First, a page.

Nonfiction > Harvard Classics > Edmund Burke > On the Sublime and Beautiful
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Edmund Burke (1729–1797).  On the Sublime and Beautiful.
The Harvard Classics.  1909–14.
 
Infinity
 
 
ANOTHER source of the sublime is infinity; if it does not rather belong to the last. Infinity has a tendency to fill the mind with that sort of delightful horror, which is the most genuine effect and truest test of the sublime. There are scarce any things which can become the objects of our senses, that are really and in their own nature infinite. But the eye not being able to perceive the bounds of many things, they seem to be infinite, and they produce the same effects as if they were really so. We are deceived in the like manner, if the parts of some large object are so continued to any indefinite number, that the imagination meets no check which may hinder its extending them at pleasure.  1
  Whenever we repeat any idea frequently, the mind, by a sort of mechanism, repeats it long after the first cause has ceased to operate. 1 After whirling about, when we sit down, the objects about us still seem to whirl. After a long succession of noises, as the fall of waters, or the beating of forge-hammers, the hammers beat and the water roars in the imagination long after the first sounds have ceased to affect it; and they die away at last by gradations which are scarcely perceptible. If you hold up a straight pole, with your eye to one end, it will seem extended to a length almost incredible. 2 Place a number of uniform and equi-distant marks on this pole, they will cause the same deception, and seem multiplied without end. The senses, strongly affected in some one manner, cannot quickly change their tenor, or adapt themselves to other things; but they continue in their old channel until the strength of the first mover decays. This is the reason of an appearance very frequent in madmen; that they remain whole days and nights, sometimes whole years, in the constant repetition of some remark, some complaint, or song; which having struck powerfully on their disordered imagination in the beginning of their phrensy, every repetition reinforces it with new strength; and the hurry of their spirits, unrestrained by the curb of reason, continues it to the end of their lives.  2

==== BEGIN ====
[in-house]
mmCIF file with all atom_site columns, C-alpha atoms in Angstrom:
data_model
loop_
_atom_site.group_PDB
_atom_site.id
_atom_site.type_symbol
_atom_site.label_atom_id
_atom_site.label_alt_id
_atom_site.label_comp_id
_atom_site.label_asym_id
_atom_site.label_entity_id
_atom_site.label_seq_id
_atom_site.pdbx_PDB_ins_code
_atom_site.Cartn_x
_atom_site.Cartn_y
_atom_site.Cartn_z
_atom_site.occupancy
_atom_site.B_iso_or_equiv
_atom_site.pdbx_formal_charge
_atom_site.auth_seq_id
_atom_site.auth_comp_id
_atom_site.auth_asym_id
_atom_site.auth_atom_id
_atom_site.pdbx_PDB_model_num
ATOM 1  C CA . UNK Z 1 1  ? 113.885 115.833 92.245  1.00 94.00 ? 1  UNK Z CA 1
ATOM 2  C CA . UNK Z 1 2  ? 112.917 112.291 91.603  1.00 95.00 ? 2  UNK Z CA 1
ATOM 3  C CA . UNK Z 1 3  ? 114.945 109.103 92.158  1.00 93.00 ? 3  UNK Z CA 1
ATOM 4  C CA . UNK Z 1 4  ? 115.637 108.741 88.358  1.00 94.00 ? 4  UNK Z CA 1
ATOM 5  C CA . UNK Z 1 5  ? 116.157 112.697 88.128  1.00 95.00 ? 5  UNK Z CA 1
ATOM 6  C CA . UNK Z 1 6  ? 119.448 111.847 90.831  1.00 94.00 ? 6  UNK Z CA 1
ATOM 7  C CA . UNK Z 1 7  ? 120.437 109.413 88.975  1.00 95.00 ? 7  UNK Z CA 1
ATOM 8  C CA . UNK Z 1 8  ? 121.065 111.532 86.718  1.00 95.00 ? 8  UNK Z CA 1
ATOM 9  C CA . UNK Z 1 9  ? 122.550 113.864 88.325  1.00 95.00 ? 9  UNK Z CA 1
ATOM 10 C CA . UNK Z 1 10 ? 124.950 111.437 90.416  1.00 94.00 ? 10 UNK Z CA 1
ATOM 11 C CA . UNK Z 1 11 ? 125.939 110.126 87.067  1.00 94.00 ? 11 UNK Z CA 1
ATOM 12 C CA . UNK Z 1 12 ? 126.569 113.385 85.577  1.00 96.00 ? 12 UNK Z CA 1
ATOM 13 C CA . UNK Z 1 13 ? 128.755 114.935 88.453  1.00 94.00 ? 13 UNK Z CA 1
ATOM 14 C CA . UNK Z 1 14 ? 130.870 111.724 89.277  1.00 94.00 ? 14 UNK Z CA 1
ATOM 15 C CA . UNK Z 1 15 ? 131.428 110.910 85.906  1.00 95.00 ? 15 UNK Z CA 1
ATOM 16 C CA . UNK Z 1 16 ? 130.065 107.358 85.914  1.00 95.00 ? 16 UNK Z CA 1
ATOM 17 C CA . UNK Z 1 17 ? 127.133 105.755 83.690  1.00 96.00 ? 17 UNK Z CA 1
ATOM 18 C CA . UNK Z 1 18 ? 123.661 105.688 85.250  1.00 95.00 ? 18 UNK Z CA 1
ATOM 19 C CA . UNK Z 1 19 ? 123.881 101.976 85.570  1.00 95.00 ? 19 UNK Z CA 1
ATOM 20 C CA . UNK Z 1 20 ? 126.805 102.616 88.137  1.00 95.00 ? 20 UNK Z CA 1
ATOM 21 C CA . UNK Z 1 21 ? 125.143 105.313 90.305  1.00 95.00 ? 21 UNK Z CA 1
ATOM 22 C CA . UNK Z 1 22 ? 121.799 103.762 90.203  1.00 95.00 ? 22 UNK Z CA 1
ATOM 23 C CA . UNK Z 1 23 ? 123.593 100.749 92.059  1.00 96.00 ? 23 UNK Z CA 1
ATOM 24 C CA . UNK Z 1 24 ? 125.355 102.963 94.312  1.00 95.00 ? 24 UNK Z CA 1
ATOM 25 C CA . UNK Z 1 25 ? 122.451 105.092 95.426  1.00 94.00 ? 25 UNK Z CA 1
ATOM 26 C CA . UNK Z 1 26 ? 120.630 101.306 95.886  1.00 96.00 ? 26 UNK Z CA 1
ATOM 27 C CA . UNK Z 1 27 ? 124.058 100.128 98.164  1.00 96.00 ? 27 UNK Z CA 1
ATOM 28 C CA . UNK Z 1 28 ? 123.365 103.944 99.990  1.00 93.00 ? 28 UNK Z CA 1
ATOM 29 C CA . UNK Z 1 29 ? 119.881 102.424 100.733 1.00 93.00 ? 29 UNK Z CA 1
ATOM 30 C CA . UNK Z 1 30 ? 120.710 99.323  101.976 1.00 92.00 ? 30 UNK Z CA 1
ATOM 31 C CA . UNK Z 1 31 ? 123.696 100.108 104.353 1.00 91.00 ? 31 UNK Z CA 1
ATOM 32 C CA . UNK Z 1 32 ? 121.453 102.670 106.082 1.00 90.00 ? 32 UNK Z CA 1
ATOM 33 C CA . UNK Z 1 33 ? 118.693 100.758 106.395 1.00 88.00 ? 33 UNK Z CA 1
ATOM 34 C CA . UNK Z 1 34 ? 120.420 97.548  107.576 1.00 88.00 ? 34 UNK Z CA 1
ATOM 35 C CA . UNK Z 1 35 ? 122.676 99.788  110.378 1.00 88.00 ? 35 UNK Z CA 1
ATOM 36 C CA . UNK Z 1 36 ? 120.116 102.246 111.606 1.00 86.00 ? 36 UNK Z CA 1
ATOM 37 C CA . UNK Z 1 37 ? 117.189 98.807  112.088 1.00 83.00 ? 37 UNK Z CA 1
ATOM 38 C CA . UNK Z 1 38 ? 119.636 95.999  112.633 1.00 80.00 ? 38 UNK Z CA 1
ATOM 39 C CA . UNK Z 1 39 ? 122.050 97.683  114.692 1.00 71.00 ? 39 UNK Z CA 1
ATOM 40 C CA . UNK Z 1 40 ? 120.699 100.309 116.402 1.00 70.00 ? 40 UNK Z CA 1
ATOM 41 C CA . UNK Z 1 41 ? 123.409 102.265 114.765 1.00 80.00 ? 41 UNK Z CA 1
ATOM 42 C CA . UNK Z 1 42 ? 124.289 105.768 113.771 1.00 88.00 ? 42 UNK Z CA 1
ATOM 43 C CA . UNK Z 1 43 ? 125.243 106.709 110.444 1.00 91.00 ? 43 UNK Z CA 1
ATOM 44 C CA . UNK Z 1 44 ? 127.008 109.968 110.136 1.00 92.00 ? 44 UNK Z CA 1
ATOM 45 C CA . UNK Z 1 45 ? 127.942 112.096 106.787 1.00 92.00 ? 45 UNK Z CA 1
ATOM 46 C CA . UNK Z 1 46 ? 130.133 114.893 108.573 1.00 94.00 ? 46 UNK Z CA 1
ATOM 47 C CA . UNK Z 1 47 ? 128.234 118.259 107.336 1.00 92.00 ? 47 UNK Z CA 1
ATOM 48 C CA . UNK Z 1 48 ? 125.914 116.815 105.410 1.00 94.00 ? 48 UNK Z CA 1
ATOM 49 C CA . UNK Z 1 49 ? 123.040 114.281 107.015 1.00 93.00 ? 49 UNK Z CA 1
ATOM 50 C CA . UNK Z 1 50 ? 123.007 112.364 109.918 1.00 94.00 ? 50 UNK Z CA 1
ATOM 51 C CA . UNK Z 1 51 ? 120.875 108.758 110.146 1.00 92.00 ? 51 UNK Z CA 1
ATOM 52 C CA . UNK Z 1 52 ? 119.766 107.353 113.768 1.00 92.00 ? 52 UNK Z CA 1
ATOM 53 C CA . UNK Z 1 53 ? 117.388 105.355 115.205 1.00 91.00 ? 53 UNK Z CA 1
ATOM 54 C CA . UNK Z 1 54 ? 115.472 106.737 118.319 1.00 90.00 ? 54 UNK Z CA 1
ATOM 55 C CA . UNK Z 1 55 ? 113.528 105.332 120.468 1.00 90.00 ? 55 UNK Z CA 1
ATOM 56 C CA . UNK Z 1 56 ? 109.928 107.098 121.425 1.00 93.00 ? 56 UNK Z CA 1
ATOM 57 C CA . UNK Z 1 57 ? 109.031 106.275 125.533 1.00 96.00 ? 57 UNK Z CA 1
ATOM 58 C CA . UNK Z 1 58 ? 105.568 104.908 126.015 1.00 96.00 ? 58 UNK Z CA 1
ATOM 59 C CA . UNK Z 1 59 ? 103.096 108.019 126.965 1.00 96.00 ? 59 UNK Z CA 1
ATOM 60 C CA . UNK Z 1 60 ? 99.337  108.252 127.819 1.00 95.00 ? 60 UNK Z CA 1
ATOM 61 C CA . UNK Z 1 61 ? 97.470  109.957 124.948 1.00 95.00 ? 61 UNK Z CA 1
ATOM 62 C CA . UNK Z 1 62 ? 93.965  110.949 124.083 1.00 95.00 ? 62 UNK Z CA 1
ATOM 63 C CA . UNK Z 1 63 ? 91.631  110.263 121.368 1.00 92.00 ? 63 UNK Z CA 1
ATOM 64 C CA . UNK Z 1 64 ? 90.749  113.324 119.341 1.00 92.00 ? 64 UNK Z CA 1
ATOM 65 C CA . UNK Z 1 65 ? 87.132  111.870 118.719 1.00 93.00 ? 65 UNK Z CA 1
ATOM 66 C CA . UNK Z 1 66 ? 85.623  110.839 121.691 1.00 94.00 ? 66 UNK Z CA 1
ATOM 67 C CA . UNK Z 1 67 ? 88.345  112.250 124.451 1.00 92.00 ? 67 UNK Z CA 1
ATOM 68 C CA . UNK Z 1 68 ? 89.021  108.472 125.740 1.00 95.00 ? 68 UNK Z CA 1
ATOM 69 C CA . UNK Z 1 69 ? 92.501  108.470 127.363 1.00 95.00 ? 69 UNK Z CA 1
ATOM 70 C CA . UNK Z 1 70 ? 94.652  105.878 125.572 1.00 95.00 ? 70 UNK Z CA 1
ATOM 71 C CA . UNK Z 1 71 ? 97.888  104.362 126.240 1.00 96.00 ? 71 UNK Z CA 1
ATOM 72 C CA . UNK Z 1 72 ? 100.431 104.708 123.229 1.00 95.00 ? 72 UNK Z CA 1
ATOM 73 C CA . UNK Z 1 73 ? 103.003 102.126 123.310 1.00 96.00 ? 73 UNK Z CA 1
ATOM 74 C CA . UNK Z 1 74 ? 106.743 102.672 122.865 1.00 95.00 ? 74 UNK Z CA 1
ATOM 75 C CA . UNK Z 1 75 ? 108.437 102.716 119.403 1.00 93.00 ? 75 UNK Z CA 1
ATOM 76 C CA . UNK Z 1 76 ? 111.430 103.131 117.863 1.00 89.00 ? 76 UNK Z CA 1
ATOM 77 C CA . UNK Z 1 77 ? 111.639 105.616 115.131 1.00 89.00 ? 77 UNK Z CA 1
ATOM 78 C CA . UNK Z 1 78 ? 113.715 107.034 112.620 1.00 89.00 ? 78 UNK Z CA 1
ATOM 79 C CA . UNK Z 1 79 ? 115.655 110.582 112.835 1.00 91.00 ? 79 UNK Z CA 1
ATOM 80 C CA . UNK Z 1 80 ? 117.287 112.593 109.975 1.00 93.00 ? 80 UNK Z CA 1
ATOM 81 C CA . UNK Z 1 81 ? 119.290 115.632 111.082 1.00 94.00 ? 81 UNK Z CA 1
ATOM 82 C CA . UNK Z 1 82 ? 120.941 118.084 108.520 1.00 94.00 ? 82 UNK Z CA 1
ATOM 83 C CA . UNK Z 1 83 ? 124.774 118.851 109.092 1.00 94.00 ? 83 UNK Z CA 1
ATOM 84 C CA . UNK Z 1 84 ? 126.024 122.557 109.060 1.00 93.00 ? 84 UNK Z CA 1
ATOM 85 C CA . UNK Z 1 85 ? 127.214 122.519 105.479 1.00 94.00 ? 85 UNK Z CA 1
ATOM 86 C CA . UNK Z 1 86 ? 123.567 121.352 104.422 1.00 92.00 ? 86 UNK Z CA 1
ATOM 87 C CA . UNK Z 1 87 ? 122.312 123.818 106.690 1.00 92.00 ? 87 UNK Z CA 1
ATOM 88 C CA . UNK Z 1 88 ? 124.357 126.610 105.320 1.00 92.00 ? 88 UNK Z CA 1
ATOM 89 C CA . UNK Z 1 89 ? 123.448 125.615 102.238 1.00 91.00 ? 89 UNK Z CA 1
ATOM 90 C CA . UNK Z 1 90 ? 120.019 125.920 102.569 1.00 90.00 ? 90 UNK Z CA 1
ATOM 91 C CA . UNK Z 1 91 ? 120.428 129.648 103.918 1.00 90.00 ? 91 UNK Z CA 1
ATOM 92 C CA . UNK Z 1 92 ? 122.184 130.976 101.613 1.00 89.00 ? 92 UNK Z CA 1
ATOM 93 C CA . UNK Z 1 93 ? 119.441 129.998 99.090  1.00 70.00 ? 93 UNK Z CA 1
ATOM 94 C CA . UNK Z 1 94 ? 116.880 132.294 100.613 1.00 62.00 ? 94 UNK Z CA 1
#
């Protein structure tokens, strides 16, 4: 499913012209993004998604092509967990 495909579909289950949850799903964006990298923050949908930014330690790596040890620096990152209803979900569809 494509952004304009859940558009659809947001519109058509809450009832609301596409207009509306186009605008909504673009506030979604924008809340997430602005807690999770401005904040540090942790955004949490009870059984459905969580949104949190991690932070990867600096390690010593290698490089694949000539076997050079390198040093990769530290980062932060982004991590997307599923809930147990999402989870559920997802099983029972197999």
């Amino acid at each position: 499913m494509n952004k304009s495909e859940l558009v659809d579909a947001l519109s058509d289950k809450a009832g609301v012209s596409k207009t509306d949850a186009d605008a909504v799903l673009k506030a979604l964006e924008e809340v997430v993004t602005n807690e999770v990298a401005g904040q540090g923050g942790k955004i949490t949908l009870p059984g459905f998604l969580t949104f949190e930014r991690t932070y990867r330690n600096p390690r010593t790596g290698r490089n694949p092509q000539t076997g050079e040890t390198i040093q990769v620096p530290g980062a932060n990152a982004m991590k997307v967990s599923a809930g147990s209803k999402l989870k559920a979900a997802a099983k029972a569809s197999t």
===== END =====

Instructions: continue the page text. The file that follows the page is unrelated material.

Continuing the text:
Note 1. Part IV. sect. 12. [back]
Note 2. Part IV. sect. 14. [back]
 

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